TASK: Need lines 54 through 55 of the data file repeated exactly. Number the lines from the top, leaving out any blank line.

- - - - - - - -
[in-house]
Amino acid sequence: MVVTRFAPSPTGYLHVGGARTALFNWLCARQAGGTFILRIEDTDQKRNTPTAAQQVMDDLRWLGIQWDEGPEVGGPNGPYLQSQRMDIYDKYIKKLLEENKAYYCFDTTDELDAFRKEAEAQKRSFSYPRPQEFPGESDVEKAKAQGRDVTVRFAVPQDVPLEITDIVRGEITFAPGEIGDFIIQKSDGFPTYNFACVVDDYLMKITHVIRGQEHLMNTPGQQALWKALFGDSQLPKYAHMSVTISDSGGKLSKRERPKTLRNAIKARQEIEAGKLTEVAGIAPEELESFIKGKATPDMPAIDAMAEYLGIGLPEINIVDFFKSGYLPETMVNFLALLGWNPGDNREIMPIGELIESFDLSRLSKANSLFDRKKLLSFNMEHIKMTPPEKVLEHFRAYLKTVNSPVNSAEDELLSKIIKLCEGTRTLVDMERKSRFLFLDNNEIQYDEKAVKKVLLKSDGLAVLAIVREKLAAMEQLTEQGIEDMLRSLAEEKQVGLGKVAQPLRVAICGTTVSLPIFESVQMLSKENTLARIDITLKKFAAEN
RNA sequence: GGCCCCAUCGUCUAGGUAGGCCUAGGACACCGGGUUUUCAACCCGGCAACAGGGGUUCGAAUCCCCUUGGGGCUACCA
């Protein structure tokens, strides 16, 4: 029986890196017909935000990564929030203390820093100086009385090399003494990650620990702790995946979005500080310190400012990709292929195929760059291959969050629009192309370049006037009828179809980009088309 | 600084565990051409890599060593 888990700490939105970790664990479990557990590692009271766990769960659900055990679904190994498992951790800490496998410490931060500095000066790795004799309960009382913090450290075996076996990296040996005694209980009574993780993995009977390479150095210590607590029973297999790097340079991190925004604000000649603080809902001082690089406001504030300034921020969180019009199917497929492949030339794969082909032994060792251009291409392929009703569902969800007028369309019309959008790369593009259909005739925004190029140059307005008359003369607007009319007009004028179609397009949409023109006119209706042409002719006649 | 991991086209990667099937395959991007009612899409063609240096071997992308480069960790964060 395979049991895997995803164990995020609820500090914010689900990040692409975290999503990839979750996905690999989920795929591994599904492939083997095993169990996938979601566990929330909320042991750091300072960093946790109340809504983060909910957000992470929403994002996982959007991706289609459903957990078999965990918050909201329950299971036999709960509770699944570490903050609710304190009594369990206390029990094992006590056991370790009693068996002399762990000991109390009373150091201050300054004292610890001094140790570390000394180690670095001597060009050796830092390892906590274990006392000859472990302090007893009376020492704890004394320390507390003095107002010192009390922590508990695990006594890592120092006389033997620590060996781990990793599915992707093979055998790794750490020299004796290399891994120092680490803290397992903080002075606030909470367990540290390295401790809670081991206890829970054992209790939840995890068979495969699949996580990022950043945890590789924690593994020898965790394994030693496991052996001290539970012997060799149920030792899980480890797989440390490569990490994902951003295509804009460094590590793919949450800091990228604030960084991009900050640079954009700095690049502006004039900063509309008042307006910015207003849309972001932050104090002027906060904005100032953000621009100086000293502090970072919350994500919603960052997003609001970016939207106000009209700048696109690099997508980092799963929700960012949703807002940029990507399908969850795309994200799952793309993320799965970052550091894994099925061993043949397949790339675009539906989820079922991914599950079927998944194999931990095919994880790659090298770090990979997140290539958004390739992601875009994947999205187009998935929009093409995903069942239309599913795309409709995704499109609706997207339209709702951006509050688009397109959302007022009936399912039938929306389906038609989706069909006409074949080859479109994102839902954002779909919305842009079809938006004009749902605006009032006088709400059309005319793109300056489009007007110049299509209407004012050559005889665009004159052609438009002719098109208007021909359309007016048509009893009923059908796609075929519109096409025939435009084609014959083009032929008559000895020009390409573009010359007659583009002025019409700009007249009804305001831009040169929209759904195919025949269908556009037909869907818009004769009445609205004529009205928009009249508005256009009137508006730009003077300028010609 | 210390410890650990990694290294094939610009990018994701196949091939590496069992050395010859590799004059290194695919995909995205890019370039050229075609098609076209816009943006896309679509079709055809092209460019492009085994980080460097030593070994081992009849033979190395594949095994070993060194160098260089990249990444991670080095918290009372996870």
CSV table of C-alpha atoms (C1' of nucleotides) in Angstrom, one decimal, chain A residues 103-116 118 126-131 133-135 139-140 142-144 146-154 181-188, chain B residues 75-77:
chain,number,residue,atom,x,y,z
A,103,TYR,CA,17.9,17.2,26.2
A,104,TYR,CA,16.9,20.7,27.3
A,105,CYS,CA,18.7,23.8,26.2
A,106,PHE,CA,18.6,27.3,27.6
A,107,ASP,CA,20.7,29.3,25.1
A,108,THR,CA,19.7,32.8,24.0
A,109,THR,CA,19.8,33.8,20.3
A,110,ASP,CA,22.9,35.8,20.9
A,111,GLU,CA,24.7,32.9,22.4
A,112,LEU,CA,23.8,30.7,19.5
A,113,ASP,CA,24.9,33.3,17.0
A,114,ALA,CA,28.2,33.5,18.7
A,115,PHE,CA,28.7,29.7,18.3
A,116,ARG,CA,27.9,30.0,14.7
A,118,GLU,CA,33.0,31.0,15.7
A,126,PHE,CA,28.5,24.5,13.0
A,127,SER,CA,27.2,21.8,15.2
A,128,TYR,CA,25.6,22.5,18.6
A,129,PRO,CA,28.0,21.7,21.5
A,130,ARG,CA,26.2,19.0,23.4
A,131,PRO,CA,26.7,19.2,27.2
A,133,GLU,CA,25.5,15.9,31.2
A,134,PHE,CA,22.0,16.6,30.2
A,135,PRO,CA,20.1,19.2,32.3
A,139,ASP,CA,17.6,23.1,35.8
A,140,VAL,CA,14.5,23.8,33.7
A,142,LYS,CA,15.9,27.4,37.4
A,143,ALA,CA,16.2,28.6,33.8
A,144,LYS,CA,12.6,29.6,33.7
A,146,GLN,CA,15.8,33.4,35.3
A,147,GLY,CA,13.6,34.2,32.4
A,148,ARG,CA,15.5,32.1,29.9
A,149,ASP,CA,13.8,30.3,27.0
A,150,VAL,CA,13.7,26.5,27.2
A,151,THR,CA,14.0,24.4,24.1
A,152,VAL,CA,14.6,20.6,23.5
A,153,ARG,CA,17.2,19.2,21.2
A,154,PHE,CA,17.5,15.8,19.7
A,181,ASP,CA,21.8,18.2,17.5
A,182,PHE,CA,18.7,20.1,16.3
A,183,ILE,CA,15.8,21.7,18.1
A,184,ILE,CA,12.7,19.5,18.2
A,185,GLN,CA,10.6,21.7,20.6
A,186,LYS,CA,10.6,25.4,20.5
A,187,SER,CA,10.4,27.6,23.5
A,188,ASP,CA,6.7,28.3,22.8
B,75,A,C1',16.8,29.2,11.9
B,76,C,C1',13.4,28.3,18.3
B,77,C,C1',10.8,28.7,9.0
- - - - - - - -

B,76,C,C1',13.4,28.3,18.3
B,77,C,C1',10.8,28.7,9.0